/ 18 March 2024

Empowering marginalised entrepreneurs: A vision for inclusive economic growth


It is essential for SMEs to access finance, mentorship and market opportunities

Nobesuthu Ndlovu, Director of SME at Old Mutual Limited, shared insights into the empowering impact of small and medium-sized enterprises (SMEs), particularly those owned by marginalised groups, on the social fabric of South Africa. With a deep understanding of entrepreneurship and a commitment to driving economic and social change, she shed light on various aspects, including the challenges faced by marginalised SMEs, collaborative approaches for social justice and the future outlook for SMEs in South Africa.

Ndlovu emphasised the empowering impact of SMEs owned by marginalised groups, highlighting their role in fostering economic inclusion and social cohesion. She pointed out that these enterprises not only provide opportunities for employment and entrepreneurship but also prioritise serving the needs of their communities, thus contributing to broader social transformation.

Drawing from her own entrepreneurial journey with Burgundy Fly and her current leadership role at Old Mutual, Ndlovu shared valuable insights into the challenges and opportunities faced by SMEs owned by marginalised groups. She stressed the importance of providing access to finance, mentorship and market opportunities to empower aspiring entrepreneurs from underserved communities.

Addressing the perceived conflict between profitability and social responsibility in business, she stressed the mutual reinforcement of these goals. She highlighted the importance of adopting ethical business practices and collaborating with stakeholders to drive systemic change and address structural inequalities.

Reflecting on the contributions of SMEs to economic development in South Africa, Ndlovu highlighted trends such as the rise of social entrepreneurship and the leveraging of technology by marginalised entrepreneurs. She shared success stories of SMEs overcoming adversity and making a notable impact on their communities, underscoring their resilience.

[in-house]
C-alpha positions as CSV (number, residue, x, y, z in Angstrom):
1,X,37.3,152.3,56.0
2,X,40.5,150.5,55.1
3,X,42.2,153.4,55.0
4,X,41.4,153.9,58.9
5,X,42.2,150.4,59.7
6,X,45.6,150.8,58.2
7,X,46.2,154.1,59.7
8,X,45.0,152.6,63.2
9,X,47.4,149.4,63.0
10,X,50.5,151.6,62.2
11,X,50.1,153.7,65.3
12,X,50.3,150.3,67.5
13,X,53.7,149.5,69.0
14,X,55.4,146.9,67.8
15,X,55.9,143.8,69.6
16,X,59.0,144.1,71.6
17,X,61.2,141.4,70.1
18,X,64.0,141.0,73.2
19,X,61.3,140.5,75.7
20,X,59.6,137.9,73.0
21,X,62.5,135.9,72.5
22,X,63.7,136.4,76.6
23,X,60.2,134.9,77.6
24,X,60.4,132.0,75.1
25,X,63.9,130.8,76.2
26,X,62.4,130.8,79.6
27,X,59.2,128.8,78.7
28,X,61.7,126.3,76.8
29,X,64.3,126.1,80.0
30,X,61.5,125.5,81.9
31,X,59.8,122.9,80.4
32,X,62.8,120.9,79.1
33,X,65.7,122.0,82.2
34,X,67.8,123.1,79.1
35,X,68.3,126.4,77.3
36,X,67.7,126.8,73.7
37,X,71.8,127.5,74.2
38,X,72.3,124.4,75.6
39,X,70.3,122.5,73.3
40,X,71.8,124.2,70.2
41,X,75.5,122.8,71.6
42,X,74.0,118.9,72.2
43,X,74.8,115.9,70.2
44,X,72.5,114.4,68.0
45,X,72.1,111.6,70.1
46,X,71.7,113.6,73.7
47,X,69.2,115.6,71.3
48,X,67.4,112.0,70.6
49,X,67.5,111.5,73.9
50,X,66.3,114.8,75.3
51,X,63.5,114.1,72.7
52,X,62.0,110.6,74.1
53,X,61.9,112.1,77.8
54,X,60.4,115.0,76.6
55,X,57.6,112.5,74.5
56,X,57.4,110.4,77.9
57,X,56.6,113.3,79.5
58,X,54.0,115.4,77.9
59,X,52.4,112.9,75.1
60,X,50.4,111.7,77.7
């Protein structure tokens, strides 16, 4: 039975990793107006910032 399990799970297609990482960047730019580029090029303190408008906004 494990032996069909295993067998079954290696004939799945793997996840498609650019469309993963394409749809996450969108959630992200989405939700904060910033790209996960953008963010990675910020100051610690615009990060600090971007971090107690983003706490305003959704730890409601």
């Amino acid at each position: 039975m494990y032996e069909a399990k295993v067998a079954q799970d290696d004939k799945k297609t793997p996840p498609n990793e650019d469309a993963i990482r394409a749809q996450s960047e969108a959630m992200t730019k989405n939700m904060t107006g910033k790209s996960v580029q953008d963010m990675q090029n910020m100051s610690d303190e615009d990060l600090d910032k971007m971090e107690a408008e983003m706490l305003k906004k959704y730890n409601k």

Discussing the challenges faced by marginalised SMEs, Ndlovu outlined strategies for addressing these them, including improving access to finance, providing mentorship and capacity-building support, addressing structural barriers, and expanding market access opportunities.

As Human Rights Day approaches, Ndlovu emphasized the role of SMEs in promoting human rights within their operations and communities. She highlighted the importance of adopting ethical business practices, engaging with stakeholders and supporting human rights advocacy initiatives.

Regarding Old Mutual’s initiatives to support and empower marginalised SMEs, Ndlovu highlighted SMEgo, a digital platform designed to streamline business operations and access financial resources. She emphasised the impact of these initiatives in improving SMEs’ operations and access to funding, thus contributing to their growth and sustainability.

Looking ahead, Ndlovu identified opportunities such as the evolving digital landscape and growing consumer demand for sustainable products, but she also highlighted challenges such as limited access to finance, inadequate infrastructure and regulatory barriers. She called for collaborative efforts from government and private sector stakeholders to create an enabling environment for the growth and success of SMEs.